Zara, H&M, GAP, Mango, TopShop, Forever 21. You probably know most, if not all, of these brands. Perhaps you even own a few items in your wardrobe. But what do these brands have in common? 

  1. They’re fast fashion labels.
  2. They’re bad, for a couple of reasons.
  3. You should probably avoid buying from them next time you shop.

Okay, that was quite a leap and you probably have plenty of questions right now. So sit back, get your pen and paper ready, and let’s discuss.

What is Fast Fashion?

Fast fashion refers to the rapid production of cheap, mass-produced clothing items often inspired from the runway. Its beginnings can be traced to the early 1990s, when Spanish fashion brand Zara opened its first U.S. store in New York.

The brand became famous for its production model of putting out new collections every two weeks. After that, pretty much every other clothing retailer—including Abercrombie & Fitch, Primark, and J.Crew—followed suit. 

From the 1990s to the early 2000s, a radical shift in the fashion industry happened. From following a seasonal calendar (or two collections a year), clothing retailers were now releasing new designs every week. 

And that’s how fast fashion began and eventually became a widespread practice in the retail industry.

Fast Fashion: The Good

From a business perspective, fast fashion has its pros. For one it’s an extremely cost-efficient way of putting out clothing merch into the market while maximising profit.

By shortening the time between designing clothes and getting it on the rack, manufacturers are able to respond more quickly to changing consumer demands. 

From a consumer perspective, fast fashion has its merits too. It used to be that the clothes featured in runways were only for the rich. Fast fashion has upended the clothing industry by giving consumers more choices and making clothes more affordable.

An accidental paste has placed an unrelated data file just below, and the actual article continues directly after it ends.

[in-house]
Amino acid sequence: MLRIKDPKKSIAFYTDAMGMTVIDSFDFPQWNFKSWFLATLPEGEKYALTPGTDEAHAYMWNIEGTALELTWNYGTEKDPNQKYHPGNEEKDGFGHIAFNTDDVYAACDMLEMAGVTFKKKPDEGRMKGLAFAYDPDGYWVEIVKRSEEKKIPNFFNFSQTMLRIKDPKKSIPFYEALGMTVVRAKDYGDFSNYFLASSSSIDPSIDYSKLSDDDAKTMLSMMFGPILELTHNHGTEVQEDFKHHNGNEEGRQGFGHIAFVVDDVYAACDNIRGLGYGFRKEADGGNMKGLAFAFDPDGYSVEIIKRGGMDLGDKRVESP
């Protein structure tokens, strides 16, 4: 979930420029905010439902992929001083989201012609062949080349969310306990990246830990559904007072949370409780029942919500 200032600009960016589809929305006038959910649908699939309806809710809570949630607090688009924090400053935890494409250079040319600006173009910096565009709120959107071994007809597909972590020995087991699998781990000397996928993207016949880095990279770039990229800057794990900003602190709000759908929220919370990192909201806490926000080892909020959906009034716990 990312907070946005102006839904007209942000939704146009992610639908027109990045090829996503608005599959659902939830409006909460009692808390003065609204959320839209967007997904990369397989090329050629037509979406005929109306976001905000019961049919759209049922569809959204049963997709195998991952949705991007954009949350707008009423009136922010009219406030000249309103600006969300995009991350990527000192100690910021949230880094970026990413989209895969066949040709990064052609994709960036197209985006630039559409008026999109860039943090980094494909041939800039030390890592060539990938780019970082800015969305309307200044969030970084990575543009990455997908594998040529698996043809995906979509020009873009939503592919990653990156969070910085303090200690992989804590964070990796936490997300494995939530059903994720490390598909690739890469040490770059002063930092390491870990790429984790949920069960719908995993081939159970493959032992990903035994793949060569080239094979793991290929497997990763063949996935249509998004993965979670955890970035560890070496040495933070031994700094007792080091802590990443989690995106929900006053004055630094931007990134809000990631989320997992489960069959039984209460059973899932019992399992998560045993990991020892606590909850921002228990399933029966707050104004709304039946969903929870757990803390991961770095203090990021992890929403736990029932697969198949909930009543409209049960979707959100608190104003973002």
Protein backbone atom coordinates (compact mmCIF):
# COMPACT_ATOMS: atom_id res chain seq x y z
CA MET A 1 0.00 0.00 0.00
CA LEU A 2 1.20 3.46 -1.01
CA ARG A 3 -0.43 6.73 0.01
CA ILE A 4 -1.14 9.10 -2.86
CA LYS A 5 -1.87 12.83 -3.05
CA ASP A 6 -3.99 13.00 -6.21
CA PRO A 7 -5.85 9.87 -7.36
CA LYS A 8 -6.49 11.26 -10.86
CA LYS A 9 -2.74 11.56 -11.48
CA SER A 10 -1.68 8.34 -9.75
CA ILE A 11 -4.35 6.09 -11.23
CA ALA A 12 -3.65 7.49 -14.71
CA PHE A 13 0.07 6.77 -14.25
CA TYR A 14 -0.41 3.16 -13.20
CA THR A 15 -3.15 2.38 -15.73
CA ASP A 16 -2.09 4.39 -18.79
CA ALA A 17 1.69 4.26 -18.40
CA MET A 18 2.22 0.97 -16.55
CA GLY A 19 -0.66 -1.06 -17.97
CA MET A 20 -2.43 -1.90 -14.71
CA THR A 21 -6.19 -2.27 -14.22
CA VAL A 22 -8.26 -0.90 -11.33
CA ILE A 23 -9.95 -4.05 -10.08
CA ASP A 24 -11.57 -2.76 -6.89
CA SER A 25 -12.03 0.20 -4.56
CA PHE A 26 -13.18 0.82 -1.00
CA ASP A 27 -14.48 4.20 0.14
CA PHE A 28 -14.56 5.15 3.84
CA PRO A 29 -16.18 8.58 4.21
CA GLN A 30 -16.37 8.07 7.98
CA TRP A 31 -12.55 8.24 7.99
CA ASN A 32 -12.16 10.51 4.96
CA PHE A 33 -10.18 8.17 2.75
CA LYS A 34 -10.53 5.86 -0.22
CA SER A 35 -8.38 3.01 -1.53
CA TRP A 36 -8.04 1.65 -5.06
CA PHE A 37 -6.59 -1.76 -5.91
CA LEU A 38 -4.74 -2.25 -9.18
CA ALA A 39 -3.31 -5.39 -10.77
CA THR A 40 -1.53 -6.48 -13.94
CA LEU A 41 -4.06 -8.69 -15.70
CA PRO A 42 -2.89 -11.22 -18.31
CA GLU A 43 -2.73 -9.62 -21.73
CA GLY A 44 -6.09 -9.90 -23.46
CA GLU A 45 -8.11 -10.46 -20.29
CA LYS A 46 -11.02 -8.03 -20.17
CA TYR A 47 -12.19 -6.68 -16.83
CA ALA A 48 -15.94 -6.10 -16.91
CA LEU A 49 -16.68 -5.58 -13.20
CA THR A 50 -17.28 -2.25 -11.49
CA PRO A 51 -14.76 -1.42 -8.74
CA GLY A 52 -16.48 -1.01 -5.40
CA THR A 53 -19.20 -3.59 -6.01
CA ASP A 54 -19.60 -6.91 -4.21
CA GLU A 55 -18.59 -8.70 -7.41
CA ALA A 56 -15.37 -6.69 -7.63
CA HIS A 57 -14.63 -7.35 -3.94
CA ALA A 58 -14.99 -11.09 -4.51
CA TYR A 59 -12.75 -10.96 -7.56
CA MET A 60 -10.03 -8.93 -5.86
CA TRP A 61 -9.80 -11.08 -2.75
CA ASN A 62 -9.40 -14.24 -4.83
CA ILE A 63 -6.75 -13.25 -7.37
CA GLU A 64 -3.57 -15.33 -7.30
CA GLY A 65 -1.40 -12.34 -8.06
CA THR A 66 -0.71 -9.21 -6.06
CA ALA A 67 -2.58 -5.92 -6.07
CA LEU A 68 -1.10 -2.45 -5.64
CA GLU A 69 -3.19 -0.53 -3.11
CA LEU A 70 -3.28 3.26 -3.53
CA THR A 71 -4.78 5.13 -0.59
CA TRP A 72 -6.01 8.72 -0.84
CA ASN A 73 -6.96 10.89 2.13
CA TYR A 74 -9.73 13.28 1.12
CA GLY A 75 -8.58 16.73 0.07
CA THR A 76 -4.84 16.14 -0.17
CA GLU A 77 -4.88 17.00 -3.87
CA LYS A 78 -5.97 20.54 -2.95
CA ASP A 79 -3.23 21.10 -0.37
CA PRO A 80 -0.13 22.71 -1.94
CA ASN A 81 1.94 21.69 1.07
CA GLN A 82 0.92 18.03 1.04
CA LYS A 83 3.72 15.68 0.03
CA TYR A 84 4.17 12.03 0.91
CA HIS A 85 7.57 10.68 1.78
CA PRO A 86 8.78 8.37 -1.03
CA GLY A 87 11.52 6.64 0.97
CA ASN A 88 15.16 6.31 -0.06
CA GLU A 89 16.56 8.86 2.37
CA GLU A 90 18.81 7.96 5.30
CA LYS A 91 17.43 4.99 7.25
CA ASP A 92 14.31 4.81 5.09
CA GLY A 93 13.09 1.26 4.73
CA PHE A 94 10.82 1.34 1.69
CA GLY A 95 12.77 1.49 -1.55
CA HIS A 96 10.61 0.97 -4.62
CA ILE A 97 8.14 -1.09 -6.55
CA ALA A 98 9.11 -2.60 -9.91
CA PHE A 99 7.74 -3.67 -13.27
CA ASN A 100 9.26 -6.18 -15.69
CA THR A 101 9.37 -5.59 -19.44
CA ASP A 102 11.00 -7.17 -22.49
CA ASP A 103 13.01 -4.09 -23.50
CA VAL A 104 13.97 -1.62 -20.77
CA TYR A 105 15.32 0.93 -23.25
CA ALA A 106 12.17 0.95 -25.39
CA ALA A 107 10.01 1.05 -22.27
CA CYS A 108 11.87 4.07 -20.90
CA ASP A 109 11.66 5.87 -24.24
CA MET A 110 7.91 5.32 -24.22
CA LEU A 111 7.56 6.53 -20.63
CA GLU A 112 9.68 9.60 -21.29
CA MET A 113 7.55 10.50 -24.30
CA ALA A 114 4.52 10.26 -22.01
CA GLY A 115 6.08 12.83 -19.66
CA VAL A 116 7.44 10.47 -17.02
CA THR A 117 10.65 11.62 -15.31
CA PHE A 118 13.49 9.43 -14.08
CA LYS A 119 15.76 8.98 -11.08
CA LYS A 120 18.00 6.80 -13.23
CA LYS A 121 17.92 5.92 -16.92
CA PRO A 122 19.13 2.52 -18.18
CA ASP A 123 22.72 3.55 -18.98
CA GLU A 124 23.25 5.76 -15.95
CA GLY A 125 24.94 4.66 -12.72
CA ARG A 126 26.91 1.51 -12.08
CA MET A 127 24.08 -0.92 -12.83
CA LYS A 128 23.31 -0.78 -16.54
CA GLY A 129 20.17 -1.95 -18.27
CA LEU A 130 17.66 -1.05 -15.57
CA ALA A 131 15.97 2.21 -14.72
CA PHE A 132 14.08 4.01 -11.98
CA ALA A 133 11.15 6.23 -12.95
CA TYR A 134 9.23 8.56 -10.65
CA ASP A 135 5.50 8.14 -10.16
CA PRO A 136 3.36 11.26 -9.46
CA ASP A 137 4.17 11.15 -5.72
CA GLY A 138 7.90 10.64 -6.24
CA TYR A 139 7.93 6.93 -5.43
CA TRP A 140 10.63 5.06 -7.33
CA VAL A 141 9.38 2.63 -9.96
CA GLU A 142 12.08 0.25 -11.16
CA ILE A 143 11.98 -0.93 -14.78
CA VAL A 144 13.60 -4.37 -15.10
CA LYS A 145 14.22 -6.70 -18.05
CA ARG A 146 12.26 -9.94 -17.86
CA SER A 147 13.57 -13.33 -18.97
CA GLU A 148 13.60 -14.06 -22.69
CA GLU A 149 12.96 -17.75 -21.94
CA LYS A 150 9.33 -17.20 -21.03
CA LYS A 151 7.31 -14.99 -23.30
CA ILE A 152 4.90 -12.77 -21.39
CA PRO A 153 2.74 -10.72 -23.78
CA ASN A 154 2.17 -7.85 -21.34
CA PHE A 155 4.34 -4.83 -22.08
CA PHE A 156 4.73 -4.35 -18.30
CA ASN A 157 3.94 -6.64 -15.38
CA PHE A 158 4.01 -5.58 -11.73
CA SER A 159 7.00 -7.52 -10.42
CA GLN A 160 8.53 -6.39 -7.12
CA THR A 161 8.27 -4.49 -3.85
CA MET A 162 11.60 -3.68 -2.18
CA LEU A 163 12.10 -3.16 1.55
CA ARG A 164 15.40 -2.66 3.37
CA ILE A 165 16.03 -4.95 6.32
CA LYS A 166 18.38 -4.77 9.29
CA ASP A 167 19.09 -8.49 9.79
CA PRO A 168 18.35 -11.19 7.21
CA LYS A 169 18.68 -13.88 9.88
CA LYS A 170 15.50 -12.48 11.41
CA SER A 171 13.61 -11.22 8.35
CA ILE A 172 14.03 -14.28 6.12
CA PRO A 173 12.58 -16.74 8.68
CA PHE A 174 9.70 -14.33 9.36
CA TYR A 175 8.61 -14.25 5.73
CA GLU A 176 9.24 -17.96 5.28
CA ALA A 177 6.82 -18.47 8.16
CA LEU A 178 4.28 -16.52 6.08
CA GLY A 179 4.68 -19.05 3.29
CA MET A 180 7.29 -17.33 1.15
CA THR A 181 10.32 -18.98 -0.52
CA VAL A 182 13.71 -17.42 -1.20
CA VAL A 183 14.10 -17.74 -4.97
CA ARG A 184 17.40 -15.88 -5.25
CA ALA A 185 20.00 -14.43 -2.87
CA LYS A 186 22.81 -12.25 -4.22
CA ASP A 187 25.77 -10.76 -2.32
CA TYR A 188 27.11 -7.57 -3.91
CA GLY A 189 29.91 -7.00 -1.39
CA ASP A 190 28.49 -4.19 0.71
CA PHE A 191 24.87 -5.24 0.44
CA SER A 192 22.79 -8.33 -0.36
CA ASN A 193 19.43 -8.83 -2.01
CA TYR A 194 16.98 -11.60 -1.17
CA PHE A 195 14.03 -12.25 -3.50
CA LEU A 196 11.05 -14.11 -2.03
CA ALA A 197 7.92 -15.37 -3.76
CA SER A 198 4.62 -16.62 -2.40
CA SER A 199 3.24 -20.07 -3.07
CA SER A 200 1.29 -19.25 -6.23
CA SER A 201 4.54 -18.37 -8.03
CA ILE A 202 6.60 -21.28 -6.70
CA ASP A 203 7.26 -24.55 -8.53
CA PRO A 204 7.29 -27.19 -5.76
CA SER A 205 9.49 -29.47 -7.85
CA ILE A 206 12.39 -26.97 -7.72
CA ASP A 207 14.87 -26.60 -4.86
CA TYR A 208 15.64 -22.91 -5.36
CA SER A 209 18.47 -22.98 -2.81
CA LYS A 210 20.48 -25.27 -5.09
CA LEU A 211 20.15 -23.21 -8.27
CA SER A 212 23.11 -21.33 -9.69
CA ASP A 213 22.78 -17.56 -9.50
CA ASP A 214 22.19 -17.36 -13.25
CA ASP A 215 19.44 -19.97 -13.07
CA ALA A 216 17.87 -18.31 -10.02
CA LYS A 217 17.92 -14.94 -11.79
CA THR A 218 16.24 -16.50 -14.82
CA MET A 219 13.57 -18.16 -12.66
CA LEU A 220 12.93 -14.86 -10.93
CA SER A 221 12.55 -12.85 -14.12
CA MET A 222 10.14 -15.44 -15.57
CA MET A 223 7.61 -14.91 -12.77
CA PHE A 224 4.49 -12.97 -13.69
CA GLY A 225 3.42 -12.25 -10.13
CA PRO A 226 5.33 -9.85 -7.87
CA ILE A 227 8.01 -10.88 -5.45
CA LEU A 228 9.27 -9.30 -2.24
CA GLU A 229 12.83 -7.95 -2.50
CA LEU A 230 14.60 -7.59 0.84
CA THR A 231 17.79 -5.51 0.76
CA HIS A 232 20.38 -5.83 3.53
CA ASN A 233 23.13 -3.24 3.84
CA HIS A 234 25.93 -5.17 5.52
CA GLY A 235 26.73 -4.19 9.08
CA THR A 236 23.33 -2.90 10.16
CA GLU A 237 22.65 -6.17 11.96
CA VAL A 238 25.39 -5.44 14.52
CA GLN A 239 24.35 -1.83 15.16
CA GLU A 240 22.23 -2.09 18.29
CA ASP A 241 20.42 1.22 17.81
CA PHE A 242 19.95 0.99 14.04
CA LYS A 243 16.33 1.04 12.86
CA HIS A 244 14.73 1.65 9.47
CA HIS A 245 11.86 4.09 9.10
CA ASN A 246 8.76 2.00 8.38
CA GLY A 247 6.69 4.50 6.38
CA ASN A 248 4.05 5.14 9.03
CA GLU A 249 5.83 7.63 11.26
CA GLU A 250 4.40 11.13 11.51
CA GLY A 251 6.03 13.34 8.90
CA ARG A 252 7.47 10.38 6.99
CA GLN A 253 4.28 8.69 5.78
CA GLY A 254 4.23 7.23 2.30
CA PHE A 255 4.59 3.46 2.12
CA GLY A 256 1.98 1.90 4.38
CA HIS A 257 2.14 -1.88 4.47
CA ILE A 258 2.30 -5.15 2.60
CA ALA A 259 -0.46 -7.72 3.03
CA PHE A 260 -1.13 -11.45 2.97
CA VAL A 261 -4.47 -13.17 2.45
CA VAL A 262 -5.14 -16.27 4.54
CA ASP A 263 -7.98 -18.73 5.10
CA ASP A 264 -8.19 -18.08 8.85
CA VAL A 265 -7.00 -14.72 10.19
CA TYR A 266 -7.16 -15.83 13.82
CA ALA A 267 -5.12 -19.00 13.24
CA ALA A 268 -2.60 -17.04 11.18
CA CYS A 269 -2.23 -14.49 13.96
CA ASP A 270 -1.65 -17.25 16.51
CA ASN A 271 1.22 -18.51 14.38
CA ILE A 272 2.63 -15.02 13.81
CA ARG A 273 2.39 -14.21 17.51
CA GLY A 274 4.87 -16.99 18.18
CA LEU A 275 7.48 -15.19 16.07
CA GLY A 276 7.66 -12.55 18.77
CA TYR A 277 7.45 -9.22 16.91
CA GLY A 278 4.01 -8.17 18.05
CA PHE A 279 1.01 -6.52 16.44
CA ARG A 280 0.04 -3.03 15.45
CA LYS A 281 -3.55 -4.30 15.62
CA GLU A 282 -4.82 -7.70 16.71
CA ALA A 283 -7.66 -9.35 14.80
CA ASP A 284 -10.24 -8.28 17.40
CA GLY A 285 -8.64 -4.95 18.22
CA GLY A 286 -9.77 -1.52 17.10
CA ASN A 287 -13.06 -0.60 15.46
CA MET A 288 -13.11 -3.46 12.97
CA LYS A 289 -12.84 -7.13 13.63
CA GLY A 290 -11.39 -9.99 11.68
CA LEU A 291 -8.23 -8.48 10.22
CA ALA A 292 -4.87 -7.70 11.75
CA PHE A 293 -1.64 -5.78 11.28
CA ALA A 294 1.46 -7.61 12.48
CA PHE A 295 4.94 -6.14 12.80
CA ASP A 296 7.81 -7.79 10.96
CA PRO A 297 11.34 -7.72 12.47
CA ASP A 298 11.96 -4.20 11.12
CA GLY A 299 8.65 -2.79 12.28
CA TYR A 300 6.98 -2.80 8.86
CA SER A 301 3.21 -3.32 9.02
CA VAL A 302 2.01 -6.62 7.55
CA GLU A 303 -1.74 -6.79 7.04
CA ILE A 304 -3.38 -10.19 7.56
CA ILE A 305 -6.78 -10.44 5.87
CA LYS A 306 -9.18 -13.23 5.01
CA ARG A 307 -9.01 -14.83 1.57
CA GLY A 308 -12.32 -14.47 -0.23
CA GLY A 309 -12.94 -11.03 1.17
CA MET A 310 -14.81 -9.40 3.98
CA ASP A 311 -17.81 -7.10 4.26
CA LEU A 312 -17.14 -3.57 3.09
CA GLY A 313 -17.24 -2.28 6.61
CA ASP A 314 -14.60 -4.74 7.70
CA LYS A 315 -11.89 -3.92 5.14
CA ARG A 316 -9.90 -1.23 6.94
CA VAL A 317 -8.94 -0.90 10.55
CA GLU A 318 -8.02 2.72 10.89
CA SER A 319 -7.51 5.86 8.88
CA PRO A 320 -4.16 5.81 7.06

As Edology points out, “[Fast fashion] has massively benefitted consumers, transforming the market by focusing on simplicity, convenience, accessibility and affordability.”

Fast Fashion: The Bad

While fast fashion has definitely revolutionised the apparel and footwear industry, unfortunately, its drawbacks appear to overshadow its benefits. Let’s take a look at some of the criticisms thrown against fast fashion:

1. The Rise of ‘Disposable Fashion’

One of the arguments against fast fashion is how it cultivates a throwaway culture that encourages consumers to simply ‘buy, buy, buy.’ 

Before the fast-fashion era, people had to plan which time of the year they were going to buy clothes. Now, the surplus of cheap clothing in the market means it’s easier for people to simply buy on impulse and discard clothes that are no longer ‘on trend.’

Each year, an estimated 80 to 100 billion pieces of clothing are made and sold worldwide. However, WWF Switzerland reported that while worldwide consumption of clothes doubled between the years 2000 and 2014, consumers keep their clothing items only about half as long as they did during the same period. 

2. Unsustainable Practices

Quite obviously, the rapid and unhampered production of clothing merchandise consumes vast amounts of natural resources, from raw materials for fibre to water to land resource, not to mention fossil fuel. The growing demand for clothes puts a tremendous strain on our finite planetary resources.

A good example of this is cotton production. While it is a natural renewable fibre, cotton is a very thirsty plant and requires huge amounts of water to cultivate. In Central Asia, for instance, water reserves are already drying up due to cotton farming in surrounding areas.

3. Waste and Pollution

Clothesmaking produces waste. With fast fashion, the amount of waste generated gets quadrupled. Unfortunately, so do pollution levels. Take a look at these figures: 

  • Each year for the past 20 years, US garment manufacturers have created 120 million tonnes worth of textile waste. The UK has not fared better, sending 235 million items of clothing, majority of which are recyclable, to landfills.